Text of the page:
Off and Running
Braxton Miller Begins His Chase for Greatness
By Brandon Castel
COLUMBUS, Ohio — It had been a long time since Urban Meyer saw Braxton Miller throw a football.
Like a really long time. Try 105 days of waiting and wondering if his star quarterback was doing the things he needed to do in order to take the next step towards greatness.
A big step. Huge. Maybe the biggest one.
Photo by Jim Davidson
Meyer found out Tuesday just how far No. 5 has come since a sophomore season where he finished fifth in voting for the Heisman Trophy while leading the Buckeyes to an undefeated 12-0 record.
“I thought Braxton Miller had a heck of a day, I mean a heck of a day,” Meyer said Tuesday evening after the first of 15 practices this spring.
“He looked a lot better. That’s one day, but unless I get the grade back and he didn’t do well… but I know he did. I was with him with the entire day.”
Of course he was. Where else would he be?
Meyer loves coaching the punt team and spent some time watching the “young puppies” on the defensive line this week, but home is where the heart is. For Meyer, that means offense. It means getting a chance to watch Miller throw the ball to guys like Devin Smith, Evan Spencer, Jordan Hall and Michael Thomas.
Like he said, it was only one day, but the second-year head coach liked what he saw from his junior quarterback during Ohio State’s two-hour workout on the indoor practice field at the Woody Hayes Athletic Center.
Photo by Jim Davidson
“Fundamentally his footwork was not very good at times last year. I thought it was outstanding today,” Meyer gushed.
“His confidence in the receivers that they’re going to be in the right place at the right time, I believe the word was clown show. It’s not a clown show anymore.”
Not with Miller running the show.
He put together one of the all-time great statistical season in school history as a sophomore last season. The 6-2, 215-pound quarterback threw for over 2,000 yards and completed 58 percent of his passes with only six interceptions, but most of his damage was done on the ground.
Miller finished fourth in the Big Ten in rushing last year with 1,271 yards in only 12 games. He scored 13 touchdowns on the ground to go with his 15 through the air, but his fundamentals were still a work very much in progress during his second season as Ohio State’s starting quarterback.
“When he's good, he's really good, and when he's bad, he's bad,” OSU offensive coordinator Tom Herman said.
“We need him to be really good more often. His good is really, really stinkin' good and he just needs to continue working on the consistency of it, because he's capable of that.”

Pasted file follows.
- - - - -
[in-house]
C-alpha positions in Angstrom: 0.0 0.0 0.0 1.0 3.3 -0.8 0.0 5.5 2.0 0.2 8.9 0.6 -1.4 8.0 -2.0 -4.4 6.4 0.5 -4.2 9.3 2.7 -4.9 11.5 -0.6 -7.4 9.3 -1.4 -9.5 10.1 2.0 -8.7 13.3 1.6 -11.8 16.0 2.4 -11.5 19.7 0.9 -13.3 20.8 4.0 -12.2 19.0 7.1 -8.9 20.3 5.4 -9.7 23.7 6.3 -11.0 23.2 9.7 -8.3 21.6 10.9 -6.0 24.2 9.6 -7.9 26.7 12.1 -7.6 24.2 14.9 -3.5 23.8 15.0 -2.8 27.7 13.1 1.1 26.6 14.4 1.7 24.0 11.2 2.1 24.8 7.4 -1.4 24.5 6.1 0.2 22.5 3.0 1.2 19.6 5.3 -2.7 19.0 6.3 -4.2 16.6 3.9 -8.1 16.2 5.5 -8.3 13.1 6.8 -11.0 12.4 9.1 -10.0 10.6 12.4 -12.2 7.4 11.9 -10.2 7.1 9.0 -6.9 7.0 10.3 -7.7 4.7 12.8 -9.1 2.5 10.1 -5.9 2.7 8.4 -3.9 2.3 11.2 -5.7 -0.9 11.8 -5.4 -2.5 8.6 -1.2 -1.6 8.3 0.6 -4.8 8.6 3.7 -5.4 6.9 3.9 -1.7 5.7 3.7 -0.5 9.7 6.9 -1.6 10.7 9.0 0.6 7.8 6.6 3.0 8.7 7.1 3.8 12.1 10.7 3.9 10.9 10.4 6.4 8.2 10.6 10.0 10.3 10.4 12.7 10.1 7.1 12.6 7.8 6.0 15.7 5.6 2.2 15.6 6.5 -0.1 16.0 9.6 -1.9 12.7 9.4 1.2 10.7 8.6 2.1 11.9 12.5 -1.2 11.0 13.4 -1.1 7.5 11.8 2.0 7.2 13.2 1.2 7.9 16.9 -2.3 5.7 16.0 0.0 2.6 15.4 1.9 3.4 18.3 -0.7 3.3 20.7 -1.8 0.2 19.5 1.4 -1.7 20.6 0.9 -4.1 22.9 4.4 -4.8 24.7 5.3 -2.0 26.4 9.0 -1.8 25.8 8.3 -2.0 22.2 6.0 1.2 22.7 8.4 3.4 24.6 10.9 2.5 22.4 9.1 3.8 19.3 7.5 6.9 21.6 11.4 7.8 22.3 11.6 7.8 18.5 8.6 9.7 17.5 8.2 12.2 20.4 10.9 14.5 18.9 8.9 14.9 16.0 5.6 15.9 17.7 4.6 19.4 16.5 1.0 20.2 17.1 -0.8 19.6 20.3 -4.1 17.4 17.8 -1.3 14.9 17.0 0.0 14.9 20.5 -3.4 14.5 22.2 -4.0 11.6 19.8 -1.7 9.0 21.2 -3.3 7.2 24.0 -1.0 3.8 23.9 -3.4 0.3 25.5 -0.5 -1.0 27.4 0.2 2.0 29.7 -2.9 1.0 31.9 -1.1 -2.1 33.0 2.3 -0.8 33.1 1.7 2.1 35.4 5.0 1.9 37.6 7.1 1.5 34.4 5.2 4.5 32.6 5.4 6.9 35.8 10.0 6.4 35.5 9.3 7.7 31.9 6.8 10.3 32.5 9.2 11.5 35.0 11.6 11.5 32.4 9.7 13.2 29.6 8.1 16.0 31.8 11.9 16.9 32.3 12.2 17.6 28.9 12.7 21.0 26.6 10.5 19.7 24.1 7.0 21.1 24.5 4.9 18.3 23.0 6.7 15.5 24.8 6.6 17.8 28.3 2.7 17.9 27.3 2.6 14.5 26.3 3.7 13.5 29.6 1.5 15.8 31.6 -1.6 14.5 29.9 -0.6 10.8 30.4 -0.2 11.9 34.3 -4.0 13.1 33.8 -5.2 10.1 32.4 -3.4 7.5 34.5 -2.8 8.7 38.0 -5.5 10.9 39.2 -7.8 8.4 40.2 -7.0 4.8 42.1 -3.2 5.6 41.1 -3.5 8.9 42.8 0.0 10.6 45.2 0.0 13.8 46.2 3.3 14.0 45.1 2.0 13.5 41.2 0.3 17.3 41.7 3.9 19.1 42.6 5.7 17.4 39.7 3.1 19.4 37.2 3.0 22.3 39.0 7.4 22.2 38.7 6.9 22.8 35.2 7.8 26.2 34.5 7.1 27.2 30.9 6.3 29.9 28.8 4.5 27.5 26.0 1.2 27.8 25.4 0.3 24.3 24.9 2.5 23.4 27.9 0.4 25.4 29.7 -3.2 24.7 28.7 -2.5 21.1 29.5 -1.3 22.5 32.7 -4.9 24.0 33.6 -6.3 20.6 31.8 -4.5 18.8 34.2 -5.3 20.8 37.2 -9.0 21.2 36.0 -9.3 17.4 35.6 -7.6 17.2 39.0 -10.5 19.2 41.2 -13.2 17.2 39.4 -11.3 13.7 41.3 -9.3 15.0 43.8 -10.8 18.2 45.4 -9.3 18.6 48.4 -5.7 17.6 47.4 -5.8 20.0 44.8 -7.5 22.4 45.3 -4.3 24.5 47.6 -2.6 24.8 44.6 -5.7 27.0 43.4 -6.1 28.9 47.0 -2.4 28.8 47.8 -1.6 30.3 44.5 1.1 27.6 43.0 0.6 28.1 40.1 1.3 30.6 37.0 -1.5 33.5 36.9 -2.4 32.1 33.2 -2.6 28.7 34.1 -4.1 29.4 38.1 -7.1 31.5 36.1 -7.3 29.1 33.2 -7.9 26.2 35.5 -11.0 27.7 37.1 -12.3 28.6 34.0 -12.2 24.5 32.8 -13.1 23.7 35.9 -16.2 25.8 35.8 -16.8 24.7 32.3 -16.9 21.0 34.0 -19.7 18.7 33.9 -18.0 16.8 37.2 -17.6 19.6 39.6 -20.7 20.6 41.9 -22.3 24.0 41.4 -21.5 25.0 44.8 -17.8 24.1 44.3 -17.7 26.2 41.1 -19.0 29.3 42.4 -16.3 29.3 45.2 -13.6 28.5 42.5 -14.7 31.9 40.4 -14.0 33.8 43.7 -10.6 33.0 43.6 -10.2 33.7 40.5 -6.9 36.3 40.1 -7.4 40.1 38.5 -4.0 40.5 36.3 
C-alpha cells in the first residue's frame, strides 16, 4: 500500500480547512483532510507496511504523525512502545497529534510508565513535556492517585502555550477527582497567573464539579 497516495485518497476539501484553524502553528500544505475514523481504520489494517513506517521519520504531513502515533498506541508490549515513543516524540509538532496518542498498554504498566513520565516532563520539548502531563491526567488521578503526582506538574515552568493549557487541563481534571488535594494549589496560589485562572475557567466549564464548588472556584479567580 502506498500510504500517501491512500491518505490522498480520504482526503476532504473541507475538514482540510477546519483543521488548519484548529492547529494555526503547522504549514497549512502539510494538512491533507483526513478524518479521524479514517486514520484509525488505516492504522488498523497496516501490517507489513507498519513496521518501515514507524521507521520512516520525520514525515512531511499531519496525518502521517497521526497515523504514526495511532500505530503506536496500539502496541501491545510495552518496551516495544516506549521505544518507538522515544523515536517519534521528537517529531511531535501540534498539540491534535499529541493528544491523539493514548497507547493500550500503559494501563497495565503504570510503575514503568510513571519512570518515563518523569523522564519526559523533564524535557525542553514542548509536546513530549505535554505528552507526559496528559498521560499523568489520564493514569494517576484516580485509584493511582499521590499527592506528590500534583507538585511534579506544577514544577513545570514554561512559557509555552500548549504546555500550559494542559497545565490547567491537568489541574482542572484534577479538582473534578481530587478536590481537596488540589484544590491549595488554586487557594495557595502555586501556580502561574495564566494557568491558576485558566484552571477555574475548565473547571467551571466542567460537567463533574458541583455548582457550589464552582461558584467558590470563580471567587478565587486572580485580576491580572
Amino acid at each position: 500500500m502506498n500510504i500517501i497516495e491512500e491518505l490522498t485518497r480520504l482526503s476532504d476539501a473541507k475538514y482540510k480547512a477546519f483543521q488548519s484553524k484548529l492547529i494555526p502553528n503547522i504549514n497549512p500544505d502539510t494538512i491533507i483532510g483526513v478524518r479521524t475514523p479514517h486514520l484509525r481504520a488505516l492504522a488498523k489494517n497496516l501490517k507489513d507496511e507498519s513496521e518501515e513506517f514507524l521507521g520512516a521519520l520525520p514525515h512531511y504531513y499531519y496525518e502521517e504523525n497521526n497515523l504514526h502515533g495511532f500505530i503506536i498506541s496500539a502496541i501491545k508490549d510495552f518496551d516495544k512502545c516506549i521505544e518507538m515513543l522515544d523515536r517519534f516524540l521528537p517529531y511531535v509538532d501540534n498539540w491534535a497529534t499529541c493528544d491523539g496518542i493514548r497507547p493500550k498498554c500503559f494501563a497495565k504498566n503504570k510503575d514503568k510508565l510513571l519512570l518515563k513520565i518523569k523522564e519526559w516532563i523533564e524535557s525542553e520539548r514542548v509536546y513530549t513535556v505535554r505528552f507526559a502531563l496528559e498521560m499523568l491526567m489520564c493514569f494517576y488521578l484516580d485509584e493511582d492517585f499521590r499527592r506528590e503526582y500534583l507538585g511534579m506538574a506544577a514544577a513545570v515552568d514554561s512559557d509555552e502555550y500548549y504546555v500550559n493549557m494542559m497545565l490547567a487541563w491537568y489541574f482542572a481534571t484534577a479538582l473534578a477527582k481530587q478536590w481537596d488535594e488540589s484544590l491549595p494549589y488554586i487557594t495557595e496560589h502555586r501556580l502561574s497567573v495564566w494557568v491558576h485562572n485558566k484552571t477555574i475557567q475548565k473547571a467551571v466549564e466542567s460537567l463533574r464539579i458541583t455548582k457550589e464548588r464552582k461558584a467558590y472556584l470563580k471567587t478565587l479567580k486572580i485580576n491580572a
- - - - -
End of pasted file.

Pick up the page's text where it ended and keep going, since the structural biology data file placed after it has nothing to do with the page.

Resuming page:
In the eyes of his coach, Miller has a chance to be among the best ever, but only if he can first become one of the best fundamentally at his position across the country.
“I’d put this kid as talented as all of them, maybe more,” Meyer said, referencing some of the other quarterbacks he has coached in his career.
“Fundamentally he could be there, but he’s not because he panics. He has all the skills to be one of those guys in New York, but he’s not there yet.”
For that, Miller made a trip California during Christmas break to work with George Whitfield Jr., a now-famous quarterback instructor with an impressive list of clientele.
“I liked it because the last time we were allowed to coach Braxton was the Friday before our rival game. That’s a lot of days without us being able to coach him,” Meyer said Tuesday.
“We can give him film to watch, but any time you have some work with him… I’m glad Braxton did it. Instead of sitting there playing video games or whatever he’s out working on fundamentals and quarterback play. So I love it.”
Meyer wasn’t all that familiar with Whitfield, other than the fact he is from Ohio, but his offensive coordinator believes Miller may have heard about him from Texas A&M quarterback Johnny Manziel.
The reigning Heisman Trophy winner is only the latest in a long line of Whitfield pupils, a list which also includes names Cam Newton, Andrew Luck, Ben Roethlisberger and former OSU target Tajh Boyd.
“I don’t know him, I hear great things about him,” Meyer added.
“Braxton enjoyed his time with him. How much he’ll do it again, I don’t know. That’s up to Braxton.”
There were reports on Thursday Miller might go down to see Whitfield in Oklahoma, where he is working with former Sooners’ quarterback Landry Jones, during spring break. But a source at Ohio State confirmed Miller would not be making the trip to Norman next week.
“The quarterback guru working with Braxton is a guy named Tom Herman,” Meyer said.
“That’s the guy getting paid to coach him, but I hear great things about George.”
While in San Diego, Miller worked with Whitfield – a former Massillon Tiger who played one year for Jim Tressel at Youngstown State – on everything from footwork to pocket presence.
He also spent a good amount of time working on touch passes and what Whitfield has termed “chaos mechanics” as he attempts to make the transition from running quarterback to a quarterback who can command a football game the way some of those other guys have for Meyer in the past.
“The next step’s a big one,” Meyer said.
“If he takes the next step, it could be a lot of fun for Columbus.”
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